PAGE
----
Users who have attempted to implement data encryption over serial communications channels have found that the delays introduced are unacceptable to operations requiring real-time or near real-time updates of field data. IP or broadband communication is usually a necessity for implementation of encrypted data with Supervisory Control and Data Acquisition (SCADA). Another downside is that the data is encrypted and the user will need special tools to view it, as it is often important to examine the data exchanged between devices to ensure they operate properly. As more IEDs are integrated into the system, this can be a bigger issue.
In the case of a substation, one solution to the encryption issue is to only encrypt the channel exiting the security perimeter and define the perimeter as the control house. An advantage of this approach also comes into play with security patches and software updates. If the security/encryption/firewall is contained separately from the SCADA box, it is not necessary to consider the implications of performing a full station check when software is updated to take advantage of a recently issued security update.
In this scenario, the software update is applied to the security box; if communications inside and outside the substation appear to be working normally, the odds are high that they are unaffected. If the security box and SCADA box are one and the software update has an unexpected or undetected effect on the connectivity in the substation, the result might be undesirable. Point-to-point checkouts are time consuming, and the time frame in CIP for applying security patches and software updates is small.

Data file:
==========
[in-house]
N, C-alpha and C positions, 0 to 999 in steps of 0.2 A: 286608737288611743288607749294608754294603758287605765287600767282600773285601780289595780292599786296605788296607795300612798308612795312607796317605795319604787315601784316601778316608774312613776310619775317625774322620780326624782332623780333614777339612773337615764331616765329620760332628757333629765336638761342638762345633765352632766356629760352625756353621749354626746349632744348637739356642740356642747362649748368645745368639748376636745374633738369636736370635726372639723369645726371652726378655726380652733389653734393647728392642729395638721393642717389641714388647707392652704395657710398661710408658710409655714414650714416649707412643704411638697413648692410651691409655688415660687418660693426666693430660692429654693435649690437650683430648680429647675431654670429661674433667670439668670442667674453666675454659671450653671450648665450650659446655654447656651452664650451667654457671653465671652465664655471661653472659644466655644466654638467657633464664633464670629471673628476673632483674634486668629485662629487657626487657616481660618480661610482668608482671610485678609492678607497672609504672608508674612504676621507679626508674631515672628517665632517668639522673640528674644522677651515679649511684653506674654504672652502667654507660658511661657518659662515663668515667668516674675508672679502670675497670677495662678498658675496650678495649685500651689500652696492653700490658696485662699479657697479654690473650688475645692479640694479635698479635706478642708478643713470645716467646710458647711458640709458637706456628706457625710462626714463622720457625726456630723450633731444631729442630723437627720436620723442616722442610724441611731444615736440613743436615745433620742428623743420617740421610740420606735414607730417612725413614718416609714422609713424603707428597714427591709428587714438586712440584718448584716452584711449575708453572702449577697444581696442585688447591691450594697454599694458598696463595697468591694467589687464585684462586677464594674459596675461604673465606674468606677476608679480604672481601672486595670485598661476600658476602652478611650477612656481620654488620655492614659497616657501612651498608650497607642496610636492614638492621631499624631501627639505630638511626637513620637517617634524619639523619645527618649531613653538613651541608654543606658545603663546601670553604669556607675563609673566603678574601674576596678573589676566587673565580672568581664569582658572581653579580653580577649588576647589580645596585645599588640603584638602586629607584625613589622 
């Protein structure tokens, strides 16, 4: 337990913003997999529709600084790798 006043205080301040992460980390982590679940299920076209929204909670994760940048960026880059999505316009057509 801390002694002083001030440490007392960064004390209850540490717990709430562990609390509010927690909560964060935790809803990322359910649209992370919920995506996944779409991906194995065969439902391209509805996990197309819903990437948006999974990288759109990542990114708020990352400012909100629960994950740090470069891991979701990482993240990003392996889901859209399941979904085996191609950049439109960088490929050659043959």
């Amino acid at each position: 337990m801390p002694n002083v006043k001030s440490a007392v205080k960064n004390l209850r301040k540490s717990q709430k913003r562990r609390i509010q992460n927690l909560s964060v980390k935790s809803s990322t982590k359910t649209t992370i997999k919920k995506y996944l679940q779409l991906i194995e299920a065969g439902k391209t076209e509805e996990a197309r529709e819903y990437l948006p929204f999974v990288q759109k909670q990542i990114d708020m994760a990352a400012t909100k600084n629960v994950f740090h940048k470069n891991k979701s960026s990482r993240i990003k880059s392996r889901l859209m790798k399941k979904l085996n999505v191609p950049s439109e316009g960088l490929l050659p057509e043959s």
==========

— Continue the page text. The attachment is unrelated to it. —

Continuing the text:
An integral part of any CIP plan is the retention of an audit trail. An important RTU feature is its ability to provide logs of important occurrences. Many of the mentioned alarms need to be logged for time of occurrence and other pertinent information. Logging users who are making connections and configuration changes to the unit can be important for reconstructing a chain of events. Sequence-of-events logs, user logs and system logs can all be used to document events from the RTU’s point of view.
Perhaps the most critical information—aside from status of critical devices such as breakers and transformers—is the issuance of control commands. In the past, the major concern of issuing a control was allowing one to operate by mistake, but in this era of potential hackers and misfeasors, knowing the source of the control command can be a valuable piece of information. Knowing if a command originated from a trusted master station, a local interface or IED, or an outside source is critical. Even the absence of an operation being detected by a control log could be important information. Other aspects of logs that need to be considered are how they are being collected and archived, their format and usability beyond being just a list of data points.
Finally, it is important to remember that any feature or function is only as good as the procedure it is used with. The lion’s share of NERC CIP is the formation of procedures and plans, which need to be written with current and future capabilities in mind. In addition, there will probably be a wide technology range in place, and it will not be practical to replace or upgrade every device as quickly or as easily as procedures can be written. NERC CIP leadership is not a job for the faint of heart; it is a job that must be done and one that will take many hours of hard, thoughtful work. Determining the most secure policies and procedures that also allow operations to run as efficiently as possible will be just one of the many challenging areas to address.
About the author: Duane Gilbert leads Telvent’s North American RTU sales. He has been involved in the electric utility industry since 1983. He can be reached at firstname.lastname@example.org.